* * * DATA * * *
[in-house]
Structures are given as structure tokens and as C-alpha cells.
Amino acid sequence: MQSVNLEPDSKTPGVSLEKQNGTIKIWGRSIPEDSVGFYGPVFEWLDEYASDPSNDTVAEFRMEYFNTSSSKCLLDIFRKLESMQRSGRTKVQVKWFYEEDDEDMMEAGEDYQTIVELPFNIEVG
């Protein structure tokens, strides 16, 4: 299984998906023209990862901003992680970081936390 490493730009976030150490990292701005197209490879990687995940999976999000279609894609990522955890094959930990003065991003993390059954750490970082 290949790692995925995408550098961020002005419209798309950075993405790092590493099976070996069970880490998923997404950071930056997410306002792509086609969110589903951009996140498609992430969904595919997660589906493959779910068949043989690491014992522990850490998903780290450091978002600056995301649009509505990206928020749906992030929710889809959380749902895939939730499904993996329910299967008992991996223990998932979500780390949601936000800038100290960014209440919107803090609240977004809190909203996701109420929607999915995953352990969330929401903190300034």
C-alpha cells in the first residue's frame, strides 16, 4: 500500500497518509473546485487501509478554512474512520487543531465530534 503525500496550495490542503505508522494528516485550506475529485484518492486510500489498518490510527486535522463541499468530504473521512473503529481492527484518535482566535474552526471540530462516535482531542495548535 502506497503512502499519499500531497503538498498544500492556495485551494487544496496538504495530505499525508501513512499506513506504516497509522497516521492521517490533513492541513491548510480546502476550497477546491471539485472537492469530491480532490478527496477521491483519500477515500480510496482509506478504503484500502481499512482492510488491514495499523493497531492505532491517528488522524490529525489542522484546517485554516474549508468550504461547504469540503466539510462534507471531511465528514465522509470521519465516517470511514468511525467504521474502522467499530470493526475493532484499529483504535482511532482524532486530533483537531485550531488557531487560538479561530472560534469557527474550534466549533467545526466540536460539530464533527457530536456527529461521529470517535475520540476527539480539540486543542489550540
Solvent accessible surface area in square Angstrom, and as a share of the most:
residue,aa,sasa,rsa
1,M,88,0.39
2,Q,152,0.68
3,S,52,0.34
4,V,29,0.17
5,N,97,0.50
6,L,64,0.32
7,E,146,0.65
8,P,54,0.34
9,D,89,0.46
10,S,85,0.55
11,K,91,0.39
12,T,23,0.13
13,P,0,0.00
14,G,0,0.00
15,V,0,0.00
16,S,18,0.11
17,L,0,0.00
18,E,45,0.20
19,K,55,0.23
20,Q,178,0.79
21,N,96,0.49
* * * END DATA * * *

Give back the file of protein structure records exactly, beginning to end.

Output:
[in-house]
Structures are given as structure tokens and as C-alpha cells.
Amino acid sequence: MQSVNLEPDSKTPGVSLEKQNGTIKIWGRSIPEDSVGFYGPVFEWLDEYASDPSNDTVAEFRMEYFNTSSSKCLLDIFRKLESMQRSGRTKVQVKWFYEEDDEDMMEAGEDYQTIVELPFNIEVG
């Protein structure tokens, strides 16, 4: 299984998906023209990862901003992680970081936390 490493730009976030150490990292701005197209490879990687995940999976999000279609894609990522955890094959930990003065991003993390059954750490970082 290949790692995925995408550098961020002005419209798309950075993405790092590493099976070996069970880490998923997404950071930056997410306002792509086609969110589903951009996140498609992430969904595919997660589906493959779910068949043989690491014992522990850490998903780290450091978002600056995301649009509505990206928020749906992030929710889809959380749902895939939730499904993996329910299967008992991996223990998932979500780390949601936000800038100290960014209440919107803090609240977004809190909203996701109420929607999915995953352990969330929401903190300034």
C-alpha cells in the first residue's frame, strides 16, 4: 500500500497518509473546485487501509478554512474512520487543531465530534 503525500496550495490542503505508522494528516485550506475529485484518492486510500489498518490510527486535522463541499468530504473521512473503529481492527484518535482566535474552526471540530462516535482531542495548535 502506497503512502499519499500531497503538498498544500492556495485551494487544496496538504495530505499525508501513512499506513506504516497509522497516521492521517490533513492541513491548510480546502476550497477546491471539485472537492469530491480532490478527496477521491483519500477515500480510496482509506478504503484500502481499512482492510488491514495499523493497531492505532491517528488522524490529525489542522484546517485554516474549508468550504461547504469540503466539510462534507471531511465528514465522509470521519465516517470511514468511525467504521474502522467499530470493526475493532484499529483504535482511532482524532486530533483537531485550531488557531487560538479561530472560534469557527474550534466549533467545526466540536460539530464533527457530536456527529461521529470517535475520540476527539480539540486543542489550540
Solvent accessible surface area in square Angstrom, and as a share of the most:
residue,aa,sasa,rsa
1,M,88,0.39
2,Q,152,0.68
3,S,52,0.34
4,V,29,0.17
5,N,97,0.50
6,L,64,0.32
7,E,146,0.65
8,P,54,0.34
9,D,89,0.46
10,S,85,0.55
11,K,91,0.39
12,T,23,0.13
13,P,0,0.00
14,G,0,0.00
15,V,0,0.00
16,S,18,0.11
17,L,0,0.00
18,E,45,0.20
19,K,55,0.23
20,Q,178,0.79
21,N,96,0.49